Sustainable Development Goals


Inspiring a new generation of engineers to embrace sustainability

A UCL student-led volunteering project, in collaboration with the charity, Engineering Without Borders, is encouraging more schoolchildren to aspire to engineering careers and to think sustainably.

Kids looking at books from above

14 December 2023

Engineers who can design sustainable solutions are critical for delivering the SDGs. A UCL student-led volunteering programme, in collaboration with the charity Engineering Without Borders (EWB), is providing undergraduates with an opportunity to develop leadership and project management skills while encouraging more young people to consider engineering as a career option.

Between September 2022 and March 2023, student, Rachel Wan (UCL Medical Physics & Biomedical Engineering) led a team of 25 UCL students to deliver 19 hands-on workshops for primary and secondary schoolchildren across nine schools in London. Approximately 500 schoolchildren attended the workshops and further workshops are planned.

“Through our Engineers Without Borders outreach we are encouraging young people from different backgrounds to consider a career in engineering,” says Rachel. “Our ultimate aim is to inspire the next generation of engineers to become more globally responsible in making the world a better place.”

Our ultimate aim is to inspire the next generation of engineers to become more globally responsible in making the world a better place.”

EWB-UK is part of a global movement of engineers who believe engineering is vital for innovation and changes that will enable the planet and all its inhabitants to thrive. The charity supports projects such as the Engineering for People Design Challenge and the UN Global Compact Network UK report to encourage and support sustainable engineering approaches.

Rachel’s outreach programme included a workshop to introduce the concepts of design and how to achieve innovation within constraints of time and resources and others focussing on sustainable power generation and housing solutions for under-served communities. Children worked together to design and build a wind-turbine, a water filter and floating ‘house’, linking engineering design with some of the concepts of sustainable development.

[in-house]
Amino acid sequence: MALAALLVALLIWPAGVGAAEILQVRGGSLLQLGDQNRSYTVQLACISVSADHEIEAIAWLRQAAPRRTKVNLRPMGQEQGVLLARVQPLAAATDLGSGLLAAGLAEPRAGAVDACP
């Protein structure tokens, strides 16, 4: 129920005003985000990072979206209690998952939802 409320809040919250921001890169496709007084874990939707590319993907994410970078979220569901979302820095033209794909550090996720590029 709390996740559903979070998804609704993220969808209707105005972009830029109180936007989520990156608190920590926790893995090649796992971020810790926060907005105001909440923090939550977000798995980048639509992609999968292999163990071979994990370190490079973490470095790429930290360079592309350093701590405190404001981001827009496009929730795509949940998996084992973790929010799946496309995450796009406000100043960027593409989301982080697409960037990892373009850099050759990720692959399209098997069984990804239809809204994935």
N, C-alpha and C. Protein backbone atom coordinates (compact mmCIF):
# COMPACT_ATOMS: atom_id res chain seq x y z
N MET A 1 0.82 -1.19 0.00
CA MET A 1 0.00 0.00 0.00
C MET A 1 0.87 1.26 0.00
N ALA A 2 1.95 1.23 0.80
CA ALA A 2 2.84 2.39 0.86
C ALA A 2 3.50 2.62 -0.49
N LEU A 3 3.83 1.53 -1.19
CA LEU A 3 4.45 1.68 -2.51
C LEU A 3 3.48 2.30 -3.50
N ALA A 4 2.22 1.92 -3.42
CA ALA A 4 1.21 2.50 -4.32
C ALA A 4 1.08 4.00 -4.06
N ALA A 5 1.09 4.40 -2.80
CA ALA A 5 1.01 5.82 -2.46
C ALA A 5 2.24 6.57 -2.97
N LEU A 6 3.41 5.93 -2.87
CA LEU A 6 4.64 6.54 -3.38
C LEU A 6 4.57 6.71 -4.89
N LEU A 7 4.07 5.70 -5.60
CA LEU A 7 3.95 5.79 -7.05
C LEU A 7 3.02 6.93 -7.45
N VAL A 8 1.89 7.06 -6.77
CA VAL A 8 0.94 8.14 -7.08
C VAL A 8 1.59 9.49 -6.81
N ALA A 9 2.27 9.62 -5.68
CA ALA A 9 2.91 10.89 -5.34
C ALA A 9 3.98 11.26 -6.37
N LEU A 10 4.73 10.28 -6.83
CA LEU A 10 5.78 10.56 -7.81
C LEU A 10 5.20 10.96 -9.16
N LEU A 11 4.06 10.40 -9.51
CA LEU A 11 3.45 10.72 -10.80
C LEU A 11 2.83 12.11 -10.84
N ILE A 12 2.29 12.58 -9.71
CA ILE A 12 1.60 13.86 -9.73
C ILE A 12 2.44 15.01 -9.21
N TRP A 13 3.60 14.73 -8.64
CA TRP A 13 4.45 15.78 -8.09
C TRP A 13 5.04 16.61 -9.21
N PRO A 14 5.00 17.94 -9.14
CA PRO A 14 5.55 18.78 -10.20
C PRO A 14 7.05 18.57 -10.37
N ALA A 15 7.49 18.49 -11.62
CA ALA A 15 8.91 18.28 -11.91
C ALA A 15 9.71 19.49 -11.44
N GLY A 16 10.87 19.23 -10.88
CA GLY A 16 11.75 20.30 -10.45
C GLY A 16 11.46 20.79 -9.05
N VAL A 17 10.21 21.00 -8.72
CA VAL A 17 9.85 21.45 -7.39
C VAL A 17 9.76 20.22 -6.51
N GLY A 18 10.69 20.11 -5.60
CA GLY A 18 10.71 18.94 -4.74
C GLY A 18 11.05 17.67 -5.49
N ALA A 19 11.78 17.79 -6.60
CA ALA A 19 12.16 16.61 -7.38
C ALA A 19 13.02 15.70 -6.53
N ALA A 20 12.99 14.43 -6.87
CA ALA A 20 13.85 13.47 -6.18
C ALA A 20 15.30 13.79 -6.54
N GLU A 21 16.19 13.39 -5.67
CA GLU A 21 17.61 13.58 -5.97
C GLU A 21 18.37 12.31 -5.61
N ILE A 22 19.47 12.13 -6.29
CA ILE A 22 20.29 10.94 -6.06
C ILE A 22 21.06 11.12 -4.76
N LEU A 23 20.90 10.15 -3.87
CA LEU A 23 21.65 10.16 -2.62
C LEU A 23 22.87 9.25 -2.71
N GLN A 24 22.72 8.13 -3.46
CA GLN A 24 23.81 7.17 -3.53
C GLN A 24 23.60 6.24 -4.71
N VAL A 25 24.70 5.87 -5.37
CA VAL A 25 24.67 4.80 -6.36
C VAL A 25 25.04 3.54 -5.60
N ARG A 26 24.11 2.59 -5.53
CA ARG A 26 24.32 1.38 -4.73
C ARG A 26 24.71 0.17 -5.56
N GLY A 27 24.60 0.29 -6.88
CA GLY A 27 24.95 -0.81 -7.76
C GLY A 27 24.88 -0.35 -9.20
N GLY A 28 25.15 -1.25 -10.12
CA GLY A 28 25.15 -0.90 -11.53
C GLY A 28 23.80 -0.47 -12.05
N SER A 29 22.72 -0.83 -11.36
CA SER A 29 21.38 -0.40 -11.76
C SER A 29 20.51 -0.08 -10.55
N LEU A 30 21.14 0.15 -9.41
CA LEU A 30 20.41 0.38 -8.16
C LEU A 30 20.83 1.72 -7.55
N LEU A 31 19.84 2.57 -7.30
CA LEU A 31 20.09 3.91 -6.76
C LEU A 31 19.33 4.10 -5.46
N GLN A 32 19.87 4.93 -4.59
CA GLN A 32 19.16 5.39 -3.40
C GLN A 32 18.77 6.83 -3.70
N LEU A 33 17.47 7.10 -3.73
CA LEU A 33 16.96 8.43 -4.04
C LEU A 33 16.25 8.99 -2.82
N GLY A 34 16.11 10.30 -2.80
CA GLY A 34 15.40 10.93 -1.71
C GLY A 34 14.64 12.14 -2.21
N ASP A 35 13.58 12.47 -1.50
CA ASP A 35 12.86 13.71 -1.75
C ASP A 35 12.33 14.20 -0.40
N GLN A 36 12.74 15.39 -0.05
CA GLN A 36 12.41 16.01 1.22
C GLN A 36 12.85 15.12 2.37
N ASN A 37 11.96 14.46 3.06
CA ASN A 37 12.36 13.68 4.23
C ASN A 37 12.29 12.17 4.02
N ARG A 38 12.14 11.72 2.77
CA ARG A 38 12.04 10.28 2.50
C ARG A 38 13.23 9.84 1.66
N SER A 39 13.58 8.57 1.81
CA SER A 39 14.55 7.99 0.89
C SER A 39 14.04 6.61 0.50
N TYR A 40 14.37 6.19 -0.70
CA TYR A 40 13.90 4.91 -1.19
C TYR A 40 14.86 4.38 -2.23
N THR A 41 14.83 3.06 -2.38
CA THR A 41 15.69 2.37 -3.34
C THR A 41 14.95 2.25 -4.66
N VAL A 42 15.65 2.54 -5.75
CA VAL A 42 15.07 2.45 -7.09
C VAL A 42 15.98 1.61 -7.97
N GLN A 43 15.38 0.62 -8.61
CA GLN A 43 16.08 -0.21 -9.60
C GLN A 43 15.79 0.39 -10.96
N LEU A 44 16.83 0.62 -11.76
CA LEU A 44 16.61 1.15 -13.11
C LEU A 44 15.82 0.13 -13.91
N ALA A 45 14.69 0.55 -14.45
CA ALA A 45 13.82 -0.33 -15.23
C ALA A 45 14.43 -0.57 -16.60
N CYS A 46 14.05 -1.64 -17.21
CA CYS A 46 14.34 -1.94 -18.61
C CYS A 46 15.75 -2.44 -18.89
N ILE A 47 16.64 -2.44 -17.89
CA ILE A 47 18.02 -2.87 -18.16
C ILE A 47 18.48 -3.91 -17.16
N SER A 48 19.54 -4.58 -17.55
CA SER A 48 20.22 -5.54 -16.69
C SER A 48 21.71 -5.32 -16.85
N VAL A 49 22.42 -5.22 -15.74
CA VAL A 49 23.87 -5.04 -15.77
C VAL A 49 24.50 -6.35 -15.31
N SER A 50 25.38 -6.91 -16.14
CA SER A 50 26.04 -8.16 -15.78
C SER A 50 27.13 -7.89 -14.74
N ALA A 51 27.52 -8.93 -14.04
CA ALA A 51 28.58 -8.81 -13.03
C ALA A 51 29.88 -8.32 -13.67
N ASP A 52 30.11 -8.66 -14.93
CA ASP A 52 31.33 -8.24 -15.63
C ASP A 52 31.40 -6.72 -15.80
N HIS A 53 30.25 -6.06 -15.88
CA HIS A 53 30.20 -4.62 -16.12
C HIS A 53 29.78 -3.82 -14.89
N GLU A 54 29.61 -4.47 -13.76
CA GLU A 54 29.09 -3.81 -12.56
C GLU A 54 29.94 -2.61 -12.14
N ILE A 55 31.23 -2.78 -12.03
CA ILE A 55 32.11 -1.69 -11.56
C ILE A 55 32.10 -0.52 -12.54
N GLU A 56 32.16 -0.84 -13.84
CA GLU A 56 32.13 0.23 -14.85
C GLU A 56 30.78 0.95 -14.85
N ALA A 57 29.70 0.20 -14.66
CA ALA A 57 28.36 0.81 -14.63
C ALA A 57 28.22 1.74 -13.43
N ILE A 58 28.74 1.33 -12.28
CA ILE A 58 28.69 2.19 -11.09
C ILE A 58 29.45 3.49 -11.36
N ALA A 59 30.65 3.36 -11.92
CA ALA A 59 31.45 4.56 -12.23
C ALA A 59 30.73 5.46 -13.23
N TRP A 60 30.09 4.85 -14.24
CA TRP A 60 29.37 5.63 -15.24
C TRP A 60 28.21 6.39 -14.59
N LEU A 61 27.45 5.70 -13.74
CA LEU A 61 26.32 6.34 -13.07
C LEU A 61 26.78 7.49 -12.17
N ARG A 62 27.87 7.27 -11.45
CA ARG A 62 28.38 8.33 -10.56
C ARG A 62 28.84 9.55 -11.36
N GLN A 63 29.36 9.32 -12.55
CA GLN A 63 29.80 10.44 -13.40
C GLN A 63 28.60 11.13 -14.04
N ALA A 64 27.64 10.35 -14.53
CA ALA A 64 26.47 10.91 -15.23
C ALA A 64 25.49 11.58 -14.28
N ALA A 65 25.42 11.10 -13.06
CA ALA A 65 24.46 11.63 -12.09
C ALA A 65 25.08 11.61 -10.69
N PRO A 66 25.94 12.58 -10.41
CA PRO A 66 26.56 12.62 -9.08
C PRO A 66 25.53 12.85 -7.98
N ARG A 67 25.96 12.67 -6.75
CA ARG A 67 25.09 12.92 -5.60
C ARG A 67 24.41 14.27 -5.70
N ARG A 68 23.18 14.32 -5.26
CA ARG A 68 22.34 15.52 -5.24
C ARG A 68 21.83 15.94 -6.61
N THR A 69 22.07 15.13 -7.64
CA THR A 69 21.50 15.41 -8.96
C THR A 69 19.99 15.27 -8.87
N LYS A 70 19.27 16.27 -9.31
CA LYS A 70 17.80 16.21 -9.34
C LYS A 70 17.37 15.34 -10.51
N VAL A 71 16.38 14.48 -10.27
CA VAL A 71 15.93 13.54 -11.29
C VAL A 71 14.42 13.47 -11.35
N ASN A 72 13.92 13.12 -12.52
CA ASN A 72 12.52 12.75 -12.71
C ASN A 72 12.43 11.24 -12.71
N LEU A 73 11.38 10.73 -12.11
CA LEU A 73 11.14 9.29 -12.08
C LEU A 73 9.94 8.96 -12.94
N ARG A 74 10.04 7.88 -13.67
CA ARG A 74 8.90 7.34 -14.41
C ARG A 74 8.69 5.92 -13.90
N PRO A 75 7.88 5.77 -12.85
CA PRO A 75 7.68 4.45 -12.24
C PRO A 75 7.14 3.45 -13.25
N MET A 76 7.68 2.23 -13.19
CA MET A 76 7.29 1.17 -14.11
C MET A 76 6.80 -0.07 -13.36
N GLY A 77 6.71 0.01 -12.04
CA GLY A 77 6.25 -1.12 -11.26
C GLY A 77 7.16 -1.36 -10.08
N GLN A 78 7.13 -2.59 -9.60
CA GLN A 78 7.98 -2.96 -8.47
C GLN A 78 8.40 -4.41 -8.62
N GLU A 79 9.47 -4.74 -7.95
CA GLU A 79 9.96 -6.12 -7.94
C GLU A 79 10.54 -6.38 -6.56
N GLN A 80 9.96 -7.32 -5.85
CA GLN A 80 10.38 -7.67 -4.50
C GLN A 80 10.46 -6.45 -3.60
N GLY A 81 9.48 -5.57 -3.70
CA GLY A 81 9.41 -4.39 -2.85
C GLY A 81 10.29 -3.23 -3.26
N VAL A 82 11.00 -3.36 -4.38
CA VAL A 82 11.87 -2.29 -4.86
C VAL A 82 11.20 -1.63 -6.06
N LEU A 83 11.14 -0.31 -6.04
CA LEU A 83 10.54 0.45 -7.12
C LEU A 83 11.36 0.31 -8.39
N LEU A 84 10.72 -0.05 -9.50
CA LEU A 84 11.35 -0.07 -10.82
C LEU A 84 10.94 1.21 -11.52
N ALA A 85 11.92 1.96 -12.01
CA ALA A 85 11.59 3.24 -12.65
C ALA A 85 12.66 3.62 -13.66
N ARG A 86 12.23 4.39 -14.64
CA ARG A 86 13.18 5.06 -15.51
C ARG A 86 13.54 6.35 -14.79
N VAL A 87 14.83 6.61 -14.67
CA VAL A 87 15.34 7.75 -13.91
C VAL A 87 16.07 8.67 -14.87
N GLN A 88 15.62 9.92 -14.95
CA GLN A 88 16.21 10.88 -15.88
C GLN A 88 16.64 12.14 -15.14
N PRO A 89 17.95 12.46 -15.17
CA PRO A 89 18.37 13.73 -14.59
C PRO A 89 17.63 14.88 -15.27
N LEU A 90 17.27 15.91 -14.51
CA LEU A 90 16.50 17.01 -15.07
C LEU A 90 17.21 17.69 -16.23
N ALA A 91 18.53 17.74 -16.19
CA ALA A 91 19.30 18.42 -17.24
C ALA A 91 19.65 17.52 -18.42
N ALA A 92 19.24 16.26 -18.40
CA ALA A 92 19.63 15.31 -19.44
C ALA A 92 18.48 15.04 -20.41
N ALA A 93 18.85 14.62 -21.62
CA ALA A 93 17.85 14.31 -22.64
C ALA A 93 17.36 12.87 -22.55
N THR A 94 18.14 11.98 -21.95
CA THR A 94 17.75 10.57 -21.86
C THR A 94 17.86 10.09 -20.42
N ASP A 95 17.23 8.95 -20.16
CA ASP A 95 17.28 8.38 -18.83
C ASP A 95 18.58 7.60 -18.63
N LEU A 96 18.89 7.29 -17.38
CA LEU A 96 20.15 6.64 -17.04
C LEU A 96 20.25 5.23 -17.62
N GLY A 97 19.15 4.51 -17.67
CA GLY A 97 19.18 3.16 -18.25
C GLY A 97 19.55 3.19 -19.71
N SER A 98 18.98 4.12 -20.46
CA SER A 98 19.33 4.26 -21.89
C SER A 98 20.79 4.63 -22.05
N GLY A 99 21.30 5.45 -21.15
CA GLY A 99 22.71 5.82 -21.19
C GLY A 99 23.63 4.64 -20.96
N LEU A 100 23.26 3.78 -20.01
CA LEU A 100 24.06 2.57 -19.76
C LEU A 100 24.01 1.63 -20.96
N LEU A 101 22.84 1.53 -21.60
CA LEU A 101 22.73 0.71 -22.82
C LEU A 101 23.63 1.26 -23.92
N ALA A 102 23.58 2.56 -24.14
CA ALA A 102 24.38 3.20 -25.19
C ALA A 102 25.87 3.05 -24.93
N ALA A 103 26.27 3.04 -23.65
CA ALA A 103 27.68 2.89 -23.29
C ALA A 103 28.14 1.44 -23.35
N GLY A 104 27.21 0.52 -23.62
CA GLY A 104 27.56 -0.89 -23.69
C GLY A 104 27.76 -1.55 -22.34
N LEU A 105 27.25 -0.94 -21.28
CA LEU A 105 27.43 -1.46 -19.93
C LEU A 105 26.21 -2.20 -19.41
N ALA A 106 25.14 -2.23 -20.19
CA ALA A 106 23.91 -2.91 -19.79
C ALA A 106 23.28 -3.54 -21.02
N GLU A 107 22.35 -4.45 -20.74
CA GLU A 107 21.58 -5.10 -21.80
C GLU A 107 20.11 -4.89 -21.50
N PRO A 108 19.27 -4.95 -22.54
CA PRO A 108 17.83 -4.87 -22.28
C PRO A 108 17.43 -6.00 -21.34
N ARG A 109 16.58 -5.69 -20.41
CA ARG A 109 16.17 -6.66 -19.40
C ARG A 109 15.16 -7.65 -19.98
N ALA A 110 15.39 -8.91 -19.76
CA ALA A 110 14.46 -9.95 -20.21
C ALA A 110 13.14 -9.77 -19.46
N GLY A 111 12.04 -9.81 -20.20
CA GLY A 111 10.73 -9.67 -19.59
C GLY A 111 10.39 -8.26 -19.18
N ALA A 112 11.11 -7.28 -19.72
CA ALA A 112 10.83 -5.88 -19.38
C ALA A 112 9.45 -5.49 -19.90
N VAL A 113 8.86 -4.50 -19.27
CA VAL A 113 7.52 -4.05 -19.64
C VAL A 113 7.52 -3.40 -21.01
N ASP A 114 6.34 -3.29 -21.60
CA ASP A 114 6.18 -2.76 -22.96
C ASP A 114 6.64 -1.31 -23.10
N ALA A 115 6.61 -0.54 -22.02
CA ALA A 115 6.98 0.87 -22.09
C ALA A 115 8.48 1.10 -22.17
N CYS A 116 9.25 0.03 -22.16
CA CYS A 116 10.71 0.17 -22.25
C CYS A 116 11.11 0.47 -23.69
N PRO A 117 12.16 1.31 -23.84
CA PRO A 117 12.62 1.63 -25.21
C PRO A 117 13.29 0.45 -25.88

The UCL-EWB collaboration has given Rachel and the team of UCL volunteers opportunities to develop their leadership skills and use their own passion for engineering to inspire young children to become engineers.

“The most rewarding part about the workshops is that the children get really engaged and take satisfaction from their creations,” explains Rachel. “They get involved in process of designing and have an opportunity to implement the principles they learn during the workshop, while gaining skills in collaboration and teamwork,”

UCL-EWB is one of the many initiatives supported by the Students’ Union UCL Volunteering Service, which connects students with community volunteering opportunities across London. It won the ‘Most Innovative Project’ award at the service’s annual Volunteering Awards 2022–23. The Project also received a grant from the UCL Grand Challenges Pathways to Achievement (SDGs) funding call.